It is the other official language of Canada. With French tv and radio readily available here that's a plus. My daughters both excelled in French in school (though they've neglected it in University). And my brother-in-law was born and raised in Montreal, schooled in French there.

How did this get started? I was cruising the intellectual wasteland the other night and tripped over the Detroit PBS station's fundraiser: Barry Farber sharing the secrets of learning a new language. His book is his claim to fame:How to Learn Any Language.

The reviewer I've linked to is right, the guy is a good motivational speaker. Enough goofing around and waiting for the perfect opportunity and the "best" method. Get going now and use several methodologies.

So I've borrowed Pimsleur's French and a grammar book from the library, syndicated the About.French website, printed a French calendar for the rest of the year (C'est vendredi, 11 d'Aout), downloaded a flashcard program and added the alt.language.french newsgroup to my Usenet list. I've looked up Le Monde on the internet. Once I have a decent vocabulary I'll start trying to read the lead articles.

That leaves getting a dictionary, a phrasebook, and some 3x5 cards (I should have some squirrelled away somewhere). Wish me "Bonne Chance!"

Hopeful Signs

I've been following such small hands for awhile, in part because she's suffering the trials of dialysis. Now that she's been accepted on a transplant list (she's had one already, years ago), she looks forward to being freed from the chains that enslave dialysis patients: dietary restrictions, thrice-weekly visits to the clinic for several hours, needles, blood spills and other joys. I've been working as a technician in this field since 1975, so I've seen what these patients have to endure.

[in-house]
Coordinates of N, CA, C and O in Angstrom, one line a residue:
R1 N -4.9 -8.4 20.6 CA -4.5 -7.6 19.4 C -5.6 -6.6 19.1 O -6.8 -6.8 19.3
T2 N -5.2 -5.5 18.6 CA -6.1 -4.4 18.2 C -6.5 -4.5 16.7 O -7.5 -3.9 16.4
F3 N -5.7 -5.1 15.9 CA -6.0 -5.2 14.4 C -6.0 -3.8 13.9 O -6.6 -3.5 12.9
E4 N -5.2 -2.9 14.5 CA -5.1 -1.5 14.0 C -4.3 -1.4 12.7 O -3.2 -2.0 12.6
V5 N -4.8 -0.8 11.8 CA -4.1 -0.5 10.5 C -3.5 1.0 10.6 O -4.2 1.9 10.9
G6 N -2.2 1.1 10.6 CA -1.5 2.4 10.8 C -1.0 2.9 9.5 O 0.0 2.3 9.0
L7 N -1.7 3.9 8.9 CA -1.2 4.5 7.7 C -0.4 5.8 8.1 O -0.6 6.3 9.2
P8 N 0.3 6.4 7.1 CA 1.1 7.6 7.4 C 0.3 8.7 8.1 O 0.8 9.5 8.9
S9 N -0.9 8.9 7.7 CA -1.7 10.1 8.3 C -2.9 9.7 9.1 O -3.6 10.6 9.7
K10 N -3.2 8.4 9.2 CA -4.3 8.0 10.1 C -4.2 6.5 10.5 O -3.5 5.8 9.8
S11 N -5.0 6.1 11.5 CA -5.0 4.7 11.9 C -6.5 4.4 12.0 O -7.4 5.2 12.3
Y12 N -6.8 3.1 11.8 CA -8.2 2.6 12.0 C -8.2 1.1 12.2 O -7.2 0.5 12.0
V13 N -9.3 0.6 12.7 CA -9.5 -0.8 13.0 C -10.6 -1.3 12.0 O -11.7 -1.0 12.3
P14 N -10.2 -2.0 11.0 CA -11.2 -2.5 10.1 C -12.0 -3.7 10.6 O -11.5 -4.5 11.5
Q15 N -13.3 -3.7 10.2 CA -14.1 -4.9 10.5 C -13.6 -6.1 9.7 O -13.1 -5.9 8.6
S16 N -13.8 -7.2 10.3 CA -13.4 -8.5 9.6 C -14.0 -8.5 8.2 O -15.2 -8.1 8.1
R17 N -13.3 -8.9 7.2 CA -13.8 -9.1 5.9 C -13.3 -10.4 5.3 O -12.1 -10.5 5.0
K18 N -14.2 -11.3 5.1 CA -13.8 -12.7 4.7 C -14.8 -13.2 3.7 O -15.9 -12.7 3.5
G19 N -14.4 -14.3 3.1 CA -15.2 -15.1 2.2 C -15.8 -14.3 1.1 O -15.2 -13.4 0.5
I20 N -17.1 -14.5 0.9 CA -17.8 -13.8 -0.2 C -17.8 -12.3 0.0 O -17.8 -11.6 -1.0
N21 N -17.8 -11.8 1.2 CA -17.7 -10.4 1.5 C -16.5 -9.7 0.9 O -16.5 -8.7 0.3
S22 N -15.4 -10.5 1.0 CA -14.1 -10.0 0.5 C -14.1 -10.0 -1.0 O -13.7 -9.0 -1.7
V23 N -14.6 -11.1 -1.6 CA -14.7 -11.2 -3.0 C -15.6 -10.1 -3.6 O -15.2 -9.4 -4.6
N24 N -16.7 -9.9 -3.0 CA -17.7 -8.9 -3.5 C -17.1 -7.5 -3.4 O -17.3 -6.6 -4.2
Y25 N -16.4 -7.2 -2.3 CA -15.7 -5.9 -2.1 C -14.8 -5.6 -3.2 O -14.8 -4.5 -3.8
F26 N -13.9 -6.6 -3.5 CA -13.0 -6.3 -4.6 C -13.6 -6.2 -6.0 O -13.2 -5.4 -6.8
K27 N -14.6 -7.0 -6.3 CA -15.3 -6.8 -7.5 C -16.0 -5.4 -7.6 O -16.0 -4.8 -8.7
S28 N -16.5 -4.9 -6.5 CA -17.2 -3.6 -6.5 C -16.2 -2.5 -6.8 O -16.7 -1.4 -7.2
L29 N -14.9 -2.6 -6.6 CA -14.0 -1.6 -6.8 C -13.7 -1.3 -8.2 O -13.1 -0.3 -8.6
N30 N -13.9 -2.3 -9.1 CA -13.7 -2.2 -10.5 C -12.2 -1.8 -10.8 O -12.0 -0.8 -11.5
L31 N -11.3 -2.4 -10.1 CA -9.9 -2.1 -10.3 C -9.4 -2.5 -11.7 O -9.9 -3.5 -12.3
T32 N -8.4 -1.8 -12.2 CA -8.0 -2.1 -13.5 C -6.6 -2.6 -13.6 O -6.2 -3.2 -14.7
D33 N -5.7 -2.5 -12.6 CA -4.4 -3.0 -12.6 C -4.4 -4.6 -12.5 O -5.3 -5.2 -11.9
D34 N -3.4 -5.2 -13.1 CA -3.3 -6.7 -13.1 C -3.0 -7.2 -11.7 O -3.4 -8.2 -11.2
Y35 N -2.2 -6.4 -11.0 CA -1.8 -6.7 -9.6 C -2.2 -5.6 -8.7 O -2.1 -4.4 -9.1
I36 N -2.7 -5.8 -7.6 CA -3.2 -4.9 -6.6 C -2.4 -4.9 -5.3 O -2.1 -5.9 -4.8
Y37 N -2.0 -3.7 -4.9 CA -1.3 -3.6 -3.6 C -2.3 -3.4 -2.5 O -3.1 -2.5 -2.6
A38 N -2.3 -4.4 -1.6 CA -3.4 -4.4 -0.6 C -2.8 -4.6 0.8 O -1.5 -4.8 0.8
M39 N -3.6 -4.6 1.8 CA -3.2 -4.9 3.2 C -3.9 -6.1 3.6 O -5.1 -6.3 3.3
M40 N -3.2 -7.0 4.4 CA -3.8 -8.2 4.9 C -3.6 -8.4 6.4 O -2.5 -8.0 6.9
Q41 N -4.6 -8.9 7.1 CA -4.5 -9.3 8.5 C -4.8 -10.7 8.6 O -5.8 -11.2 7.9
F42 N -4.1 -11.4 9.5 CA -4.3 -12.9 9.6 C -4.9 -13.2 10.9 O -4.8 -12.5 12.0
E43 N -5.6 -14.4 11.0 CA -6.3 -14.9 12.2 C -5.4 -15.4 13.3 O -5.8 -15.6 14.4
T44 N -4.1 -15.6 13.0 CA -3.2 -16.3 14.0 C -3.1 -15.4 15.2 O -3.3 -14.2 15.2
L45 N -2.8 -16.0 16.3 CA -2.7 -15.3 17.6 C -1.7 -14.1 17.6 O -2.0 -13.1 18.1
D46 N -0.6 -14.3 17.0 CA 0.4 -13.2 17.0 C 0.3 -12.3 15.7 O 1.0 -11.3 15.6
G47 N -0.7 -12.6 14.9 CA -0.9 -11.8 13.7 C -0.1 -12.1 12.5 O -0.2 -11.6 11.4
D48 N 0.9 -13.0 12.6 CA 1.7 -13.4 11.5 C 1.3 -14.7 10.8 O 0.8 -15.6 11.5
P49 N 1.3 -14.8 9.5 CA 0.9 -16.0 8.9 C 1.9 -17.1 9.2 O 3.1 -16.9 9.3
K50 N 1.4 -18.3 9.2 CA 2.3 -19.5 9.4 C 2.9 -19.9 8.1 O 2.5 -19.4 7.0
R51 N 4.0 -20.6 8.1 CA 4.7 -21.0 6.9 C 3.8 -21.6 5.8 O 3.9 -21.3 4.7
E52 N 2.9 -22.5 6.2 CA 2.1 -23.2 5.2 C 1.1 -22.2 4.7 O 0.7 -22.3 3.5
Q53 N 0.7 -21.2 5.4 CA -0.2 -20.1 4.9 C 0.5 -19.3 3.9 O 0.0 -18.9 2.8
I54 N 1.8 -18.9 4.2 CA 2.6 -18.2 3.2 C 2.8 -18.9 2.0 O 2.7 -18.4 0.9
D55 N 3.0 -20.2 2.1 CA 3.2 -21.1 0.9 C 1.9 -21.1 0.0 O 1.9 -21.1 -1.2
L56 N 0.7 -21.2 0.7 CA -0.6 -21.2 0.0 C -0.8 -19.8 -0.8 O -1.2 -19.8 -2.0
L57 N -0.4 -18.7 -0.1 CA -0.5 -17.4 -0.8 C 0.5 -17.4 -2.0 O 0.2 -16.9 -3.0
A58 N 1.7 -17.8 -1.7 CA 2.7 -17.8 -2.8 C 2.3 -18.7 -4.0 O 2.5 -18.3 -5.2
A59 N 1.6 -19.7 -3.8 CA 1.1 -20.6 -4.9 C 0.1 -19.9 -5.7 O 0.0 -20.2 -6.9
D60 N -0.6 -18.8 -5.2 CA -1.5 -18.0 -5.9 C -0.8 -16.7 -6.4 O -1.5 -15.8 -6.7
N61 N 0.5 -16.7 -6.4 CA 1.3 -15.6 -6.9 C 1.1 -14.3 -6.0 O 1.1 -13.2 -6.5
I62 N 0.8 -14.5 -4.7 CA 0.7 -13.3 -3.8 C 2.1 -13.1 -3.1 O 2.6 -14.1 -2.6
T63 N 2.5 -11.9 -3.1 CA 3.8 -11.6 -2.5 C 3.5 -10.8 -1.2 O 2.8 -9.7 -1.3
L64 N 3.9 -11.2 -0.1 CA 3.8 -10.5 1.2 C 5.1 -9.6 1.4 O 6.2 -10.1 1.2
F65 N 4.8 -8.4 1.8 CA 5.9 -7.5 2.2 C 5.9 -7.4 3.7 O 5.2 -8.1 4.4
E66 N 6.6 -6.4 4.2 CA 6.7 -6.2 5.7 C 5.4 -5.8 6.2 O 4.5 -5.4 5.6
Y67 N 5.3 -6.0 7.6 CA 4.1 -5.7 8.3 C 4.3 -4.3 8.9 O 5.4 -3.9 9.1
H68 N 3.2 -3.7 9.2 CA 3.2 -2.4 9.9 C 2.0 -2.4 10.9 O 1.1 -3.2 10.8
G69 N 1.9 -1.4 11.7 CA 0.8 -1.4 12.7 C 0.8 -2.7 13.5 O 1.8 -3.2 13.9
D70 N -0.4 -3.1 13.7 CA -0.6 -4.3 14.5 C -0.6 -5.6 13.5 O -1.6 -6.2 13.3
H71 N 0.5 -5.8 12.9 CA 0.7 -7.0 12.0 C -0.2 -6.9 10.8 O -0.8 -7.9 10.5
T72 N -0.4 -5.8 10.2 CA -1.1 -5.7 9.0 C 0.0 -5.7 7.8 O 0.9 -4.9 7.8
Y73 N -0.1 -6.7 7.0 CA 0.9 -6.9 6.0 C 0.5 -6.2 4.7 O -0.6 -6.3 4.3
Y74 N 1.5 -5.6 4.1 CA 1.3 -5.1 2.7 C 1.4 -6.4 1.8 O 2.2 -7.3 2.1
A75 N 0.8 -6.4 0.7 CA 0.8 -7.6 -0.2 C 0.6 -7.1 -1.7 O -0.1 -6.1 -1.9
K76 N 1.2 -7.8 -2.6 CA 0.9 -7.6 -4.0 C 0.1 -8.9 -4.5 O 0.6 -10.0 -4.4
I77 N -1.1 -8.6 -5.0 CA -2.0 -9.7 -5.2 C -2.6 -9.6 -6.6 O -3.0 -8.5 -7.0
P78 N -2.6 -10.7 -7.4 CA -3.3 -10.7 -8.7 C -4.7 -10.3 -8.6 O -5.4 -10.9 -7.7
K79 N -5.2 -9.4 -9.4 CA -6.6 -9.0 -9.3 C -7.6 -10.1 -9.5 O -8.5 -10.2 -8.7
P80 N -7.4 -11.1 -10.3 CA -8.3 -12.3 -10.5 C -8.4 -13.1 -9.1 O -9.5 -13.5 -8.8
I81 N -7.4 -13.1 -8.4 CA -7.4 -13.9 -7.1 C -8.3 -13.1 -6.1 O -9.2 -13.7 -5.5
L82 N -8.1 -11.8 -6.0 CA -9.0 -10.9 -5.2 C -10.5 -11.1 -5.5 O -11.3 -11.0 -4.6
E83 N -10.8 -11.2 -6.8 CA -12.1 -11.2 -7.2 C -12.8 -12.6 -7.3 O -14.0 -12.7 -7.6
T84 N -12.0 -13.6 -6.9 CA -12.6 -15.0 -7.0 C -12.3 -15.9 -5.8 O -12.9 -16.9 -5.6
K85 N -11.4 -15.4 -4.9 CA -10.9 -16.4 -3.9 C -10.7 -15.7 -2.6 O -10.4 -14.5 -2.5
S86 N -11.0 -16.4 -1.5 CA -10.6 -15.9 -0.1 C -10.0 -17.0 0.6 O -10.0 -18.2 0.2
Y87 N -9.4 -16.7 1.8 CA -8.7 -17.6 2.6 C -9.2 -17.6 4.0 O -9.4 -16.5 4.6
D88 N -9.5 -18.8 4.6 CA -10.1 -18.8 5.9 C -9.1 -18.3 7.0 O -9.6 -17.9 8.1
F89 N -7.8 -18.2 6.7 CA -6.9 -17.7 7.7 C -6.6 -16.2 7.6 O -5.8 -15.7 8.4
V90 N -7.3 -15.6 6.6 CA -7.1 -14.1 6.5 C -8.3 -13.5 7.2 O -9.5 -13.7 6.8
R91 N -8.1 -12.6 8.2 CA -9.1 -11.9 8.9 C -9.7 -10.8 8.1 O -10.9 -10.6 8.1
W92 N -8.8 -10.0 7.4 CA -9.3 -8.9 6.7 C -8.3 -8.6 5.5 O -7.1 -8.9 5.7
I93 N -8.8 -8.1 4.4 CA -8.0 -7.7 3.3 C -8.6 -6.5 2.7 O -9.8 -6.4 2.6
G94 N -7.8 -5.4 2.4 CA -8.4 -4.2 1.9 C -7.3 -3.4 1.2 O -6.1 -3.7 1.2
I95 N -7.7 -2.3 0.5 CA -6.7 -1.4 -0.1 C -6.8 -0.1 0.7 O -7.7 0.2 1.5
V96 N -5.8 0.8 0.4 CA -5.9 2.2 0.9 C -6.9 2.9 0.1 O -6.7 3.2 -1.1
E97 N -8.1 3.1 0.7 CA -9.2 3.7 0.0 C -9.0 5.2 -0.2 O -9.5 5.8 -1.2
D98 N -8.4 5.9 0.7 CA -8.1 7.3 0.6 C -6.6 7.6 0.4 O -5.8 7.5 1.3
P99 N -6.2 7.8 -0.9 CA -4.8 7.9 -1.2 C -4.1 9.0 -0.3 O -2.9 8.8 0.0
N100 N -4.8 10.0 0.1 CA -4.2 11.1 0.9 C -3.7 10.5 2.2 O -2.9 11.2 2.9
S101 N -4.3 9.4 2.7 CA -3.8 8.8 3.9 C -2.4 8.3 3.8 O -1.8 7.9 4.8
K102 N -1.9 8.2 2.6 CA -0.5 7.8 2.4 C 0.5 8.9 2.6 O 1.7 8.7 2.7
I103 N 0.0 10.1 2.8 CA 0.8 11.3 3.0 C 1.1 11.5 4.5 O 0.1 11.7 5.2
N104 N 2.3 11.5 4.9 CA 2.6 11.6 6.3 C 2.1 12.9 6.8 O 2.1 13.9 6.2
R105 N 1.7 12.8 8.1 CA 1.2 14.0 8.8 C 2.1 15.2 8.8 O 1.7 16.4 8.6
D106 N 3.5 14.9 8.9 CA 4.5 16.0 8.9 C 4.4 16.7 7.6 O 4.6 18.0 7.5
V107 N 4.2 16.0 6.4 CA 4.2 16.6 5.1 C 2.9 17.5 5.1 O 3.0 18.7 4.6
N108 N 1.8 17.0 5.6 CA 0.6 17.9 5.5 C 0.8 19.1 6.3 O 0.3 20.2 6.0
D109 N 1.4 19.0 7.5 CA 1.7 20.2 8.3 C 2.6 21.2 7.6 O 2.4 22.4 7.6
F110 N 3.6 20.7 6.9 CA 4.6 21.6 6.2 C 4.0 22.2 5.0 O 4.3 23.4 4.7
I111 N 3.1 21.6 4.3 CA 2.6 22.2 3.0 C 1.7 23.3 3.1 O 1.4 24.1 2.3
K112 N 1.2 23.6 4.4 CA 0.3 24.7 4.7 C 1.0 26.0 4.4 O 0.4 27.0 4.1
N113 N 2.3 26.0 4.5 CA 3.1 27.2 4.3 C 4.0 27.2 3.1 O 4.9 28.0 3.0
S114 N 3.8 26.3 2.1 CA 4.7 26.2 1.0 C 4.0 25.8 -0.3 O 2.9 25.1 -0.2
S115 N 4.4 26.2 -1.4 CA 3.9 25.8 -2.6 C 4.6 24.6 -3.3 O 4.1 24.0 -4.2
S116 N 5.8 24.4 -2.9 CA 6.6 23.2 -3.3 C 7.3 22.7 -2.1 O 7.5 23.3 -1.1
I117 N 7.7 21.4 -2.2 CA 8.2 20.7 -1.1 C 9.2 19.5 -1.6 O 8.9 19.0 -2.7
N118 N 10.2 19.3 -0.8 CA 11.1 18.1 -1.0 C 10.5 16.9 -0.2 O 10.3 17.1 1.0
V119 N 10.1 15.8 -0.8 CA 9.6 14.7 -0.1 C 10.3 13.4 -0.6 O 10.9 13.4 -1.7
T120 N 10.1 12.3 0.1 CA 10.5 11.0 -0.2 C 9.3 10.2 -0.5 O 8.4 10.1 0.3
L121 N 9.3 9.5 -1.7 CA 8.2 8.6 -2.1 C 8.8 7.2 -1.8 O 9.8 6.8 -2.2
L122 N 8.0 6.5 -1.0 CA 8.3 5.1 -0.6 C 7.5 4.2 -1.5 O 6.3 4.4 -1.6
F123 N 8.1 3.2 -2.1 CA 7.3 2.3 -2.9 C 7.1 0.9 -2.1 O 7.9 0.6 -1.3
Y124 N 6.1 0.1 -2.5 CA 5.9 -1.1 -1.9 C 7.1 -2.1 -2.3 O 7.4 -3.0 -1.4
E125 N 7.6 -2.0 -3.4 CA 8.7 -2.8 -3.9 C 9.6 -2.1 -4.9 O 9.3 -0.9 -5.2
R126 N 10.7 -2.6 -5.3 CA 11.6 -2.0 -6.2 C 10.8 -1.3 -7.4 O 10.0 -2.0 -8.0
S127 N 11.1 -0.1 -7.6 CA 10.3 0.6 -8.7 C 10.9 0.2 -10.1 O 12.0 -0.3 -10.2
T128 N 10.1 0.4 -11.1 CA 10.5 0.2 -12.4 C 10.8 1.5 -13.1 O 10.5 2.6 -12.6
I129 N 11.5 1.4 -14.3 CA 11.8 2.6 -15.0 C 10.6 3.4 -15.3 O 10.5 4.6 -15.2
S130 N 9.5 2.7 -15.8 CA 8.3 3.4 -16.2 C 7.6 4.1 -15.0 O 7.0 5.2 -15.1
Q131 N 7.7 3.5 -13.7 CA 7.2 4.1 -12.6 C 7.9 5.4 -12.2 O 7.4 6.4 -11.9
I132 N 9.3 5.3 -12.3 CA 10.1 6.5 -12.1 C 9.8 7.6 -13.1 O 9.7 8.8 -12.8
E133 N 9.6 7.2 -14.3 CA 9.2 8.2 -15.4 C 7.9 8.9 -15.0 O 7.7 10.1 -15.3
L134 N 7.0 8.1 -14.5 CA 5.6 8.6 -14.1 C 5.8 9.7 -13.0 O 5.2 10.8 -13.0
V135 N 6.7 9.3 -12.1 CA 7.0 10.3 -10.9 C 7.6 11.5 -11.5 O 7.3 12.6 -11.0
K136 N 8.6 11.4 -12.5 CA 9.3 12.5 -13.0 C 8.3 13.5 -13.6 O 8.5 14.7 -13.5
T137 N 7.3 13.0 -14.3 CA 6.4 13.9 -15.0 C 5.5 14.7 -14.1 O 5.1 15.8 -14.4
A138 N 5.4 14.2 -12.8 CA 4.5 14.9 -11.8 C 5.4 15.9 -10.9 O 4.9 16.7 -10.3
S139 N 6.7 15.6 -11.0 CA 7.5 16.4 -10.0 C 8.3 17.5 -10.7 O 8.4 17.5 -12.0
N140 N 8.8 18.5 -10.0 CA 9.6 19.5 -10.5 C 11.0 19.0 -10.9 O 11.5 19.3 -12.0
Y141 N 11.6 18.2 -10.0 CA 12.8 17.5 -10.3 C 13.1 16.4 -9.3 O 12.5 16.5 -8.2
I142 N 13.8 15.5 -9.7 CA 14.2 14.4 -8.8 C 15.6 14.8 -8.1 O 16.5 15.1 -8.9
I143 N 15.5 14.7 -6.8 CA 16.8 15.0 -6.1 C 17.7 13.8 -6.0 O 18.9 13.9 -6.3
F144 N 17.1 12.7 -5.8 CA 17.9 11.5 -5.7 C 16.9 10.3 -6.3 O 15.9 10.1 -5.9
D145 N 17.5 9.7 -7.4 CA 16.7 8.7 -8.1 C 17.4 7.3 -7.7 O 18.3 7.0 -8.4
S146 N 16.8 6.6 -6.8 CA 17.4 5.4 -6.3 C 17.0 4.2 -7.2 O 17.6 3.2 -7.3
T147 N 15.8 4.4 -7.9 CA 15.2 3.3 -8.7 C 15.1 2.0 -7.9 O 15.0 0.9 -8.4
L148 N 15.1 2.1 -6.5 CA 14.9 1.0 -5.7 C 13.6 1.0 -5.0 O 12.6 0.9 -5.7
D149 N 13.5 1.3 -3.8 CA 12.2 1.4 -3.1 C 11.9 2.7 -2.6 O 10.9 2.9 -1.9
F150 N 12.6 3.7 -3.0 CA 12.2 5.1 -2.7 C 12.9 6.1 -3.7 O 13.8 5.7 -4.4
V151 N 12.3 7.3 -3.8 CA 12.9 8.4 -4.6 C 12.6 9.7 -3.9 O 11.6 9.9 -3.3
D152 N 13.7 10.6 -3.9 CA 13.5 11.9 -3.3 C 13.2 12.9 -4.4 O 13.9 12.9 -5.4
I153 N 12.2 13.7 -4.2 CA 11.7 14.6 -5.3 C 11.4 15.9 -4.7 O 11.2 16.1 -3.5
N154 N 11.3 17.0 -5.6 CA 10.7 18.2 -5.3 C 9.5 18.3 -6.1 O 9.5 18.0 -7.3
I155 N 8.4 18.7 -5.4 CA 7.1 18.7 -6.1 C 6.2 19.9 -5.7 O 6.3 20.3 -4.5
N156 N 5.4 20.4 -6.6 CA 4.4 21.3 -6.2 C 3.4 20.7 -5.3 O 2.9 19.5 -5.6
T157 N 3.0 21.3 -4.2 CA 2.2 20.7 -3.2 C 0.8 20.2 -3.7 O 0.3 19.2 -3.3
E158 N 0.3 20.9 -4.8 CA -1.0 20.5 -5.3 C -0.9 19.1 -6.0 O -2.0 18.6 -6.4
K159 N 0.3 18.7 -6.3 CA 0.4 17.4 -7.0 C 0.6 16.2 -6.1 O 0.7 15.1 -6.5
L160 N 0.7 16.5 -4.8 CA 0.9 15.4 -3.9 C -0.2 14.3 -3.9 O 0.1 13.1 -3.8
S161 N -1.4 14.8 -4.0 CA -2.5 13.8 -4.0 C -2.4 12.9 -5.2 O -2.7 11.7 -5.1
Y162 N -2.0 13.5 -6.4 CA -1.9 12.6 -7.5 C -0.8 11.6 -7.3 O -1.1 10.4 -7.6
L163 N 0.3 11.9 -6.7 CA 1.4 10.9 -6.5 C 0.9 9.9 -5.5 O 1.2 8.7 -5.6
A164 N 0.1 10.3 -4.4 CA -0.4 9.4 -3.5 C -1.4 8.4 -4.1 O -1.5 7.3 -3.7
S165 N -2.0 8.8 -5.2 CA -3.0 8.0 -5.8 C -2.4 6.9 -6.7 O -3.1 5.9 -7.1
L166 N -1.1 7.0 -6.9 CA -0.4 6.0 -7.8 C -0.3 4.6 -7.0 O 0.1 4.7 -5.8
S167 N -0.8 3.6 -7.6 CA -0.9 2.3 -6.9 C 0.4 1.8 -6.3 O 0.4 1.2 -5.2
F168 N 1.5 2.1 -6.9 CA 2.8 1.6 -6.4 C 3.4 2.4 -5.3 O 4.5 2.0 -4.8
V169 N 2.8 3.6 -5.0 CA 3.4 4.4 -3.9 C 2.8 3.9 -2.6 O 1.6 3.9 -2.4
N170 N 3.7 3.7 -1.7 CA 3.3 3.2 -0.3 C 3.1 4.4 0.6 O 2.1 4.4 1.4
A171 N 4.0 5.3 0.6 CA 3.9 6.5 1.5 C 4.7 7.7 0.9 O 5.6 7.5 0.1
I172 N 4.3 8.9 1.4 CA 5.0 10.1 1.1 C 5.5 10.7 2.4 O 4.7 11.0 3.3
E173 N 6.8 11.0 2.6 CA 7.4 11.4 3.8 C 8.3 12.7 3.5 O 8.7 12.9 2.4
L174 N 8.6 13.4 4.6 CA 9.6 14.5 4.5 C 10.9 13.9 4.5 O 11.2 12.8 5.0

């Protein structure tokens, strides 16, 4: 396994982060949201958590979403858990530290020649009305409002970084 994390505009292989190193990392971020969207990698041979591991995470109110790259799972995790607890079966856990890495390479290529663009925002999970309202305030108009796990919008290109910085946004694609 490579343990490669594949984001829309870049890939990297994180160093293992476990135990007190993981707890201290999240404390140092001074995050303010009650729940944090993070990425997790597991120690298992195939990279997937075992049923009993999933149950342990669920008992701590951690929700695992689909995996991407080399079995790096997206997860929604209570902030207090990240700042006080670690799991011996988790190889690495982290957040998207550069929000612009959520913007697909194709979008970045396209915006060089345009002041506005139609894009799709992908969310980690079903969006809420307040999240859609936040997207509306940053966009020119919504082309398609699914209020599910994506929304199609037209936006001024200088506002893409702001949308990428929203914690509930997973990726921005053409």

Each of us has trials to suffer through. And sometimes we can start feeling sorry for ourselves or react angrily: "Wny me?" But to be alive is to suffer trials. I commend her for her Christian courage in facing the trials God has allowed her to experience. May the Good Lord continue to bless her.

Tuesday, August 01, 2006

Mark Brumley Joins

the conversation about Pope Benedict, Israel and Hezbollah here. I'm still not sold on the idea that calling for an immediate cessation of hostilities is the same as making Hezbollah and Israel morally equivalent. How does one act in a moral manner when fighting an enemy that shields itself behind women and children?

Robert Miller Replies

to Frederica here. Is anyone keeping score?

The Lord's Day

Our last full day in Italy was Sunday, appropriately enough. We headed for San Pietro, determined to visit the grave of John Paul the Great. Do you have any idea how hot it gets in Italy, even in early June? Do you want me to re-live the experience of standing packed cheek by jowl with hundreds of sweaty strangers for two hours? No? Thank you.